Prepare for crises before it's too late!
Companies often suffer from perfectly predictable crises for which they did absolutely nothing to prepare. What measures to adopt to prevent crises from happening or to reduce their effects?
In the small town of Marchezais in the French county of Eure and Loir, the Alimex chicken farm was humming along without a care in the world when suddenly, it was accused in 1999 of having given its chickens dioxin-tainted feed. Although this suspicion later turned out to be unfounded, it cost the small company millions of euros.
In September 2001, Arthur Andersen was a prosperous auditing and consulting firm known and respected the world over. A few months later, in the aftermath of the Enron scandal, it announced that it was closing shop.
No company, however small or large, is completely safe from a major crisis that could spell disaster. As this fact sinks in with executives, more and more are signing up for crisis management seminars.
Knowing what to do in a crisis is not enough, however. Experience shows that much remains to be done in terms of preventative action. Indeed, not all crises come out of the blue – many are quite predictable, as they result from known problems or are preceded by clear warning signs. Even so, companies are often caught unprepared.
The publications that we have selected show how to implement an effective prevention policy, and underline three key messages in particular:
– Learn to identify the warning signs that almost always precede an impending crisis.
– Try to neutralize the defensive mechanisms that tend to drive companies to underestimate the risks of a given situation.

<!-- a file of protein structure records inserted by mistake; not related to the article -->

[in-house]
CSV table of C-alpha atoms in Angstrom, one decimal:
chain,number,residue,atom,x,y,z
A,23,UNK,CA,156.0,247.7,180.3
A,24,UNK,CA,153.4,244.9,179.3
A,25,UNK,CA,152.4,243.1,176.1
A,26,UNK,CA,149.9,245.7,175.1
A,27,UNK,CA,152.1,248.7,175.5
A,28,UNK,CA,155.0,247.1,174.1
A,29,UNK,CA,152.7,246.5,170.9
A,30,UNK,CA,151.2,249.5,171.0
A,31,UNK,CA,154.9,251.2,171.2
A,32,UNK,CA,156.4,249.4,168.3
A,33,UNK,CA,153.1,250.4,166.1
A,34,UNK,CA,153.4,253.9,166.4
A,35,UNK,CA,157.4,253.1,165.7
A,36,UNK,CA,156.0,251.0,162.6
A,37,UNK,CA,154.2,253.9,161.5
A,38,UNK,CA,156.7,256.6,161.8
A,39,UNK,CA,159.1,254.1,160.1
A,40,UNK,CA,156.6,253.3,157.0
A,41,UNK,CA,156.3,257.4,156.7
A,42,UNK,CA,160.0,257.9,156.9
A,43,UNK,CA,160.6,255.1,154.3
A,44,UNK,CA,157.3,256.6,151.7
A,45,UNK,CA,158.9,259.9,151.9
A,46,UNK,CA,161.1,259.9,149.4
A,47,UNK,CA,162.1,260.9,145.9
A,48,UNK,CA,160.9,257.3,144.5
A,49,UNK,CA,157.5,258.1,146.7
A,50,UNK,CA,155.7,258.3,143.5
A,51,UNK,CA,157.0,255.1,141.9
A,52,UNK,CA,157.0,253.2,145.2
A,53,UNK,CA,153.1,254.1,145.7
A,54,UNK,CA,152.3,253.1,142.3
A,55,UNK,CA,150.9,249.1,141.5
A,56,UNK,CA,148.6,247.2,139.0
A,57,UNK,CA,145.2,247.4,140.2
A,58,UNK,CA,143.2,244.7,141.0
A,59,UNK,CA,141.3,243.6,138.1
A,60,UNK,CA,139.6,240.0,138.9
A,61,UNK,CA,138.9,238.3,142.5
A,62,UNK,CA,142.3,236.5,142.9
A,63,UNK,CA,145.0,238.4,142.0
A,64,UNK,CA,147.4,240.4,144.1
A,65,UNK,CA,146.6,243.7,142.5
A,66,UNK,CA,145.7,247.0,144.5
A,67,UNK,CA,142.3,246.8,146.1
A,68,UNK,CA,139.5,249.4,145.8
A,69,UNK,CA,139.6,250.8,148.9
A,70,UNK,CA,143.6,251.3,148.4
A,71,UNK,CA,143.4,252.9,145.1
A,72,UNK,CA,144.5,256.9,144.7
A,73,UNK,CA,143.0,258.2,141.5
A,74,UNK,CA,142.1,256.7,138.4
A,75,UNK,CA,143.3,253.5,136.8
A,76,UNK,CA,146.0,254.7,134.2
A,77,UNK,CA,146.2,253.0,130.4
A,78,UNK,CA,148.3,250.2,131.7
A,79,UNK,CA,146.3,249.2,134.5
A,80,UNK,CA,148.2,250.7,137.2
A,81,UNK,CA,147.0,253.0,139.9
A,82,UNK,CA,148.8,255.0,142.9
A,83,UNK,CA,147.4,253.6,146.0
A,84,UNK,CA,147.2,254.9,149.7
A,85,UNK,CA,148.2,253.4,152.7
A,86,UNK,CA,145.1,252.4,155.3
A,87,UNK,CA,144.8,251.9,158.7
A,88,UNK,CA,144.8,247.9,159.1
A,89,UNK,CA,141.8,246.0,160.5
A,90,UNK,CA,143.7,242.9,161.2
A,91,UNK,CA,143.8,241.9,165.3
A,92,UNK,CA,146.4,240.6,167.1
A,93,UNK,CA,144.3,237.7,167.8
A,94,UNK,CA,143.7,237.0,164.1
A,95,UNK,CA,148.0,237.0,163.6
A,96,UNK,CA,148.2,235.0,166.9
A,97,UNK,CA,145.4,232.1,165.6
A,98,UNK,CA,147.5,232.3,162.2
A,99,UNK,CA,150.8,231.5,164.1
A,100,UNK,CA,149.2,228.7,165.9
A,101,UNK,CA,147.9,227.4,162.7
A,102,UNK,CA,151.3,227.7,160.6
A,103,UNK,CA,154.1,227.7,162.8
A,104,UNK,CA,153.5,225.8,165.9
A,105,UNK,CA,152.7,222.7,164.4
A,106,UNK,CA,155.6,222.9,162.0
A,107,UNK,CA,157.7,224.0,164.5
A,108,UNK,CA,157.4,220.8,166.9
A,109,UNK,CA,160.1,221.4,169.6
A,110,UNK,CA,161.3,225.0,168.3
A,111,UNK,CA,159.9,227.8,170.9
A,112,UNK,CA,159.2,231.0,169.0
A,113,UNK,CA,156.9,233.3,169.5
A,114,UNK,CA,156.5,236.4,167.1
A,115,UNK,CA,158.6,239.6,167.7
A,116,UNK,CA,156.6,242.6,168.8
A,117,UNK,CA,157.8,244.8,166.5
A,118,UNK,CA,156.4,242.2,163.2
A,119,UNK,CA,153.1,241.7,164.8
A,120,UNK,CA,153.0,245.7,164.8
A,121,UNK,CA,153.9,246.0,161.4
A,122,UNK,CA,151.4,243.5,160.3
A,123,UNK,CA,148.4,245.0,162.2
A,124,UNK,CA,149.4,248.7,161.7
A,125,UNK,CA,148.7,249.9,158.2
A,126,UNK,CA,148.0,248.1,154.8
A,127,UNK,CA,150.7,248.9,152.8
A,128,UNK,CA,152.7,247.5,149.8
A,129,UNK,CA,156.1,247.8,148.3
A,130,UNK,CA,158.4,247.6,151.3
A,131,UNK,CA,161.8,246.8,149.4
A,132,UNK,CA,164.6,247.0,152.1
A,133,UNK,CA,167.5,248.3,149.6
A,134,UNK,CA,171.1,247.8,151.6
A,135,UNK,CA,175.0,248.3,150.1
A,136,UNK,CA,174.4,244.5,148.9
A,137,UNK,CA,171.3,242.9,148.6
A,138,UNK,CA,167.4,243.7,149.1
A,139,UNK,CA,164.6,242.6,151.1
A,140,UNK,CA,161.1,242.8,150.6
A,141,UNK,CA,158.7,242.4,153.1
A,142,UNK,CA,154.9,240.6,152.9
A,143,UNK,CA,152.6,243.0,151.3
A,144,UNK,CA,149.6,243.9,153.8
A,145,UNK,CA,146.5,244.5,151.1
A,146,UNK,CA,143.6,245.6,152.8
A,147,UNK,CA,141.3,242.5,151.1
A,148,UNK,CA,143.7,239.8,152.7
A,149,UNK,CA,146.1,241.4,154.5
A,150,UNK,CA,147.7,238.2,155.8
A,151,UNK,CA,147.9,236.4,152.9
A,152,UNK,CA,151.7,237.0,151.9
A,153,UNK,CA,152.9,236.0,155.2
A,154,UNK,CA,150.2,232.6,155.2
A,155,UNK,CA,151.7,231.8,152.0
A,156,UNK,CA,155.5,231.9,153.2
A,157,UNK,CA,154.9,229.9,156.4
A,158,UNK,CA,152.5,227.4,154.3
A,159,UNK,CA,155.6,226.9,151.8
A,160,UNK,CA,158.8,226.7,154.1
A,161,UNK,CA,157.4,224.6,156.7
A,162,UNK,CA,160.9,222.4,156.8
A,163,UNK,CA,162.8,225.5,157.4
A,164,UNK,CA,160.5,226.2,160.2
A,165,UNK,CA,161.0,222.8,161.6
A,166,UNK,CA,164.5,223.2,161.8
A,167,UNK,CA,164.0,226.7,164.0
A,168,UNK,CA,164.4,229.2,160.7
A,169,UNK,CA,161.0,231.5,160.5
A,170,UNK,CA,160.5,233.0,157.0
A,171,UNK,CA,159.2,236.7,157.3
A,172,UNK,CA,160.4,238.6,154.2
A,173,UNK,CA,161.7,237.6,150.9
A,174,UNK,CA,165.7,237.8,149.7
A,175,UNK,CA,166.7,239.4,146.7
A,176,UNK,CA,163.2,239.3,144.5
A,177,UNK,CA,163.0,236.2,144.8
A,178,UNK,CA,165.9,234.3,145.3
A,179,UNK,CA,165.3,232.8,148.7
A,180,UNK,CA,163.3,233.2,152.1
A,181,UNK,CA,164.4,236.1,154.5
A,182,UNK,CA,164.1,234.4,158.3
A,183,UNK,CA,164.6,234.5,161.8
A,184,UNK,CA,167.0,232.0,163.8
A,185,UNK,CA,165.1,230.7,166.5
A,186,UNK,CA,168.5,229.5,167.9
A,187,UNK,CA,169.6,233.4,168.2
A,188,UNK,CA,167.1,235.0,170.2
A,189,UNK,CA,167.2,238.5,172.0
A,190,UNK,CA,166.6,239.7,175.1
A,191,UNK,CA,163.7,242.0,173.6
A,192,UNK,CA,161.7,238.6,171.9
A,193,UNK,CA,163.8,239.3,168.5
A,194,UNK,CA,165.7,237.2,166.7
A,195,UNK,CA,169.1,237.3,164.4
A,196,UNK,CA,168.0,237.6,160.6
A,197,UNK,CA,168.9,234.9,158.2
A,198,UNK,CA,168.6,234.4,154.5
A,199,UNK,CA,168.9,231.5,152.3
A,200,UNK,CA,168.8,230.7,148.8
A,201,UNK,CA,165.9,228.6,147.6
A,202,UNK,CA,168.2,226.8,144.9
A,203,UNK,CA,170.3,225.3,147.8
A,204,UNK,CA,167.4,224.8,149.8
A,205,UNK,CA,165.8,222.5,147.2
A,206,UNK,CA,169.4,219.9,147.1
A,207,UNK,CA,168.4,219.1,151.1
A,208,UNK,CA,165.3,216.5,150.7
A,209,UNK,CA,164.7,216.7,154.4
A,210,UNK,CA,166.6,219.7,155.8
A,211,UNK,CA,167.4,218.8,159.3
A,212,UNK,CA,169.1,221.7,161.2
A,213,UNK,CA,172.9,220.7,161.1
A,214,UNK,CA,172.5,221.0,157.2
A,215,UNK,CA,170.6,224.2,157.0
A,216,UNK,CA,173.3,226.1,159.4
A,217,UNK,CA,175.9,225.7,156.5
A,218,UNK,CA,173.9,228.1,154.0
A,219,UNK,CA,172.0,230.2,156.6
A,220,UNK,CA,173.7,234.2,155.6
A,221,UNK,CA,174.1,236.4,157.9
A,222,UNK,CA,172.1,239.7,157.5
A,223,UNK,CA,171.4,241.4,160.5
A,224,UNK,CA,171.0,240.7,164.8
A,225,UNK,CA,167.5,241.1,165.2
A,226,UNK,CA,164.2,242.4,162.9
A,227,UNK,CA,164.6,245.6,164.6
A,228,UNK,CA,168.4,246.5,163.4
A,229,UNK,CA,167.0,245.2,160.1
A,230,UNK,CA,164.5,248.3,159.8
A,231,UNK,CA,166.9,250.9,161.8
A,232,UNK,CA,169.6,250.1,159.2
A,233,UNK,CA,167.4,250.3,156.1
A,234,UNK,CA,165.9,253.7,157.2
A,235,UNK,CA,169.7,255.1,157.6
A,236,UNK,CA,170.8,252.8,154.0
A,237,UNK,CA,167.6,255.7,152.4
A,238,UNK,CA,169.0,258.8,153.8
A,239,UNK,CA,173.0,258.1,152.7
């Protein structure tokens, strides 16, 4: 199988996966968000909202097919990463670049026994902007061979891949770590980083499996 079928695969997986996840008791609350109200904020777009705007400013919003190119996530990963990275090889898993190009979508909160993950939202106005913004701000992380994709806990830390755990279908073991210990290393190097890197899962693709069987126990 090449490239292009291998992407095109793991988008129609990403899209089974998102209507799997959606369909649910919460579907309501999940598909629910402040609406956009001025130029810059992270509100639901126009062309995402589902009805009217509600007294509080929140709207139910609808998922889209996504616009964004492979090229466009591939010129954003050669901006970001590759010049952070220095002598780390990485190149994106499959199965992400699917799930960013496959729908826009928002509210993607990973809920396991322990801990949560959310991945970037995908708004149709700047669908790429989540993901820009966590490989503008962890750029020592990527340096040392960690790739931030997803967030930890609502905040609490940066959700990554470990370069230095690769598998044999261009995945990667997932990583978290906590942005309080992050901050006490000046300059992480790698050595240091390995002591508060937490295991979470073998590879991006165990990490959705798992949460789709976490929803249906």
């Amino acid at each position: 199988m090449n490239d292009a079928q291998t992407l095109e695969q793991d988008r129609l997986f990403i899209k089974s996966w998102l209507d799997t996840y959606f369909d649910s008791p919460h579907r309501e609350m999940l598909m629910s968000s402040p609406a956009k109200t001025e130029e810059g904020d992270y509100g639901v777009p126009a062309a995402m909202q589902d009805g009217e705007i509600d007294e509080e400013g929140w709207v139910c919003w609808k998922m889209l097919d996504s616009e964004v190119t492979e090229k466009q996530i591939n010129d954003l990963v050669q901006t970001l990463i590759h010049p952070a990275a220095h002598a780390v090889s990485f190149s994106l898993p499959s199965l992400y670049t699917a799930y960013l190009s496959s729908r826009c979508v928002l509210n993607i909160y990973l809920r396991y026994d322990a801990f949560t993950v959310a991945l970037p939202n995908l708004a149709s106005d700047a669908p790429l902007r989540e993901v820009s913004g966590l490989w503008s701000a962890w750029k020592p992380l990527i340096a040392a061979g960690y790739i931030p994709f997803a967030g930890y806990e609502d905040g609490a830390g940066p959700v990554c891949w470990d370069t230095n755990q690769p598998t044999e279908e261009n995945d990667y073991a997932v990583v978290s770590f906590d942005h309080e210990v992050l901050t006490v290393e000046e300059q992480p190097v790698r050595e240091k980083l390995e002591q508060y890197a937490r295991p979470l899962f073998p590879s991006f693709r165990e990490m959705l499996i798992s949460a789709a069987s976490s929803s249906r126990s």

– Make sure that preventative action is not hobbled by those who have an interest in ignoring the risk of crisis.
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Why Some Companies Emerge Stronger and Better from a CrisisIan I. Mitroff
The author offers general recommendations designed to shape our conception of crises and - only later - our way of reacting to them.
Gérer et décider en situation de crise [Managing and Deciding in Times of Crisis]Christophe Roux-Dufort
The author covers not only the different phases of a crisis and how to prepare for these phases, but also the attitudes to adopt once the storm hits.
Predictable SurprisesMax H. Bazerman, Michael D. Watkins
According to the authors, many crises that take observers by surprise are in fact the result of a logical sequence of events and could have been prevented had appropriate measures been taken in time.
Changing the Way You Look at Risk
Enable the organization to look at the different types of risk more comprehensively.